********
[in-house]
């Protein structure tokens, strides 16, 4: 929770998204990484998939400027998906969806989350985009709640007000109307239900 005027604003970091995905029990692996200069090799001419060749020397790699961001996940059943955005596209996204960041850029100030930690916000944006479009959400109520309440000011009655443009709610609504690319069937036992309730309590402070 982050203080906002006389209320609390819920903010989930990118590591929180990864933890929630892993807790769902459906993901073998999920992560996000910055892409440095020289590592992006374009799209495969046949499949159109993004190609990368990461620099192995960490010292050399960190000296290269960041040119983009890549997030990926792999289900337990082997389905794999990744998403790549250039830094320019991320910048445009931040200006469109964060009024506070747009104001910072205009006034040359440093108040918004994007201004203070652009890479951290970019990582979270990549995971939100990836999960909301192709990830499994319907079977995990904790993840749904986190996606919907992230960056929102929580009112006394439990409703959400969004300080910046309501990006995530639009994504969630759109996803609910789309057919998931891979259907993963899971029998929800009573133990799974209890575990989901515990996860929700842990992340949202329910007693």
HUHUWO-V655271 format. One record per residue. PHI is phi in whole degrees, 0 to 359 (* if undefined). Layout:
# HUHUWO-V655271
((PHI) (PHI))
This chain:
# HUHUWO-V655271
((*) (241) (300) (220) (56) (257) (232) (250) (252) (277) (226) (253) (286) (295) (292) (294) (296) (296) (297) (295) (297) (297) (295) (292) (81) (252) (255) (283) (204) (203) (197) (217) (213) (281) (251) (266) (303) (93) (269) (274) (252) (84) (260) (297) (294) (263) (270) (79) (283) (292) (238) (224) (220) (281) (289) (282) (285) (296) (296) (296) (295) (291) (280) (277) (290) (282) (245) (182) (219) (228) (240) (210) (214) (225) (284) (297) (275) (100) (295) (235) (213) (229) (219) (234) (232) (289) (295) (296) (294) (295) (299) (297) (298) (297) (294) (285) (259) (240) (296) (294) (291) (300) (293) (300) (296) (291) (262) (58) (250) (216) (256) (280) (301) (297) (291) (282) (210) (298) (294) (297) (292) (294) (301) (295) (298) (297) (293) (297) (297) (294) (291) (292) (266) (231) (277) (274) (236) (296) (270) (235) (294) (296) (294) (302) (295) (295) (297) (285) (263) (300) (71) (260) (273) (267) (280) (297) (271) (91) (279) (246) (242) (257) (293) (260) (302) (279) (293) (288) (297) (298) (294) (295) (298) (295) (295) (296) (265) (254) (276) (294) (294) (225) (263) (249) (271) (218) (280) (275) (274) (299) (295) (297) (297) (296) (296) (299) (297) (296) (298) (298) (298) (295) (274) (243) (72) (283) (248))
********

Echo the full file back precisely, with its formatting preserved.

[in-house]
């Protein structure tokens, strides 16, 4: 929770998204990484998939400027998906969806989350985009709640007000109307239900 005027604003970091995905029990692996200069090799001419060749020397790699961001996940059943955005596209996204960041850029100030930690916000944006479009959400109520309440000011009655443009709610609504690319069937036992309730309590402070 982050203080906002006389209320609390819920903010989930990118590591929180990864933890929630892993807790769902459906993901073998999920992560996000910055892409440095020289590592992006374009799209495969046949499949159109993004190609990368990461620099192995960490010292050399960190000296290269960041040119983009890549997030990926792999289900337990082997389905794999990744998403790549250039830094320019991320910048445009931040200006469109964060009024506070747009104001910072205009006034040359440093108040918004994007201004203070652009890479951290970019990582979270990549995971939100990836999960909301192709990830499994319907079977995990904790993840749904986190996606919907992230960056929102929580009112006394439990409703959400969004300080910046309501990006995530639009994504969630759109996803609910789309057919998931891979259907993963899971029998929800009573133990799974209890575990989901515990996860929700842990992340949202329910007693």
HUHUWO-V655271 format. One record per residue. PHI is phi in whole degrees, 0 to 359 (* if undefined). Layout:
# HUHUWO-V655271
((PHI) (PHI))
This chain:
# HUHUWO-V655271
((*) (241) (300) (220) (56) (257) (232) (250) (252) (277) (226) (253) (286) (295) (292) (294) (296) (296) (297) (295) (297) (297) (295) (292) (81) (252) (255) (283) (204) (203) (197) (217) (213) (281) (251) (266) (303) (93) (269) (274) (252) (84) (260) (297) (294) (263) (270) (79) (283) (292) (238) (224) (220) (281) (289) (282) (285) (296) (296) (296) (295) (291) (280) (277) (290) (282) (245) (182) (219) (228) (240) (210) (214) (225) (284) (297) (275) (100) (295) (235) (213) (229) (219) (234) (232) (289) (295) (296) (294) (295) (299) (297) (298) (297) (294) (285) (259) (240) (296) (294) (291) (300) (293) (300) (296) (291) (262) (58) (250) (216) (256) (280) (301) (297) (291) (282) (210) (298) (294) (297) (292) (294) (301) (295) (298) (297) (293) (297) (297) (294) (291) (292) (266) (231) (277) (274) (236) (296) (270) (235) (294) (296) (294) (302) (295) (295) (297) (285) (263) (300) (71) (260) (273) (267) (280) (297) (271) (91) (279) (246) (242) (257) (293) (260) (302) (279) (293) (288) (297) (298) (294) (295) (298) (295) (295) (296) (265) (254) (276) (294) (294) (225) (263) (249) (271) (218) (280) (275) (274) (299) (295) (297) (297) (296) (296) (299) (297) (296) (298) (298) (298) (295) (274) (243) (72) (283) (248))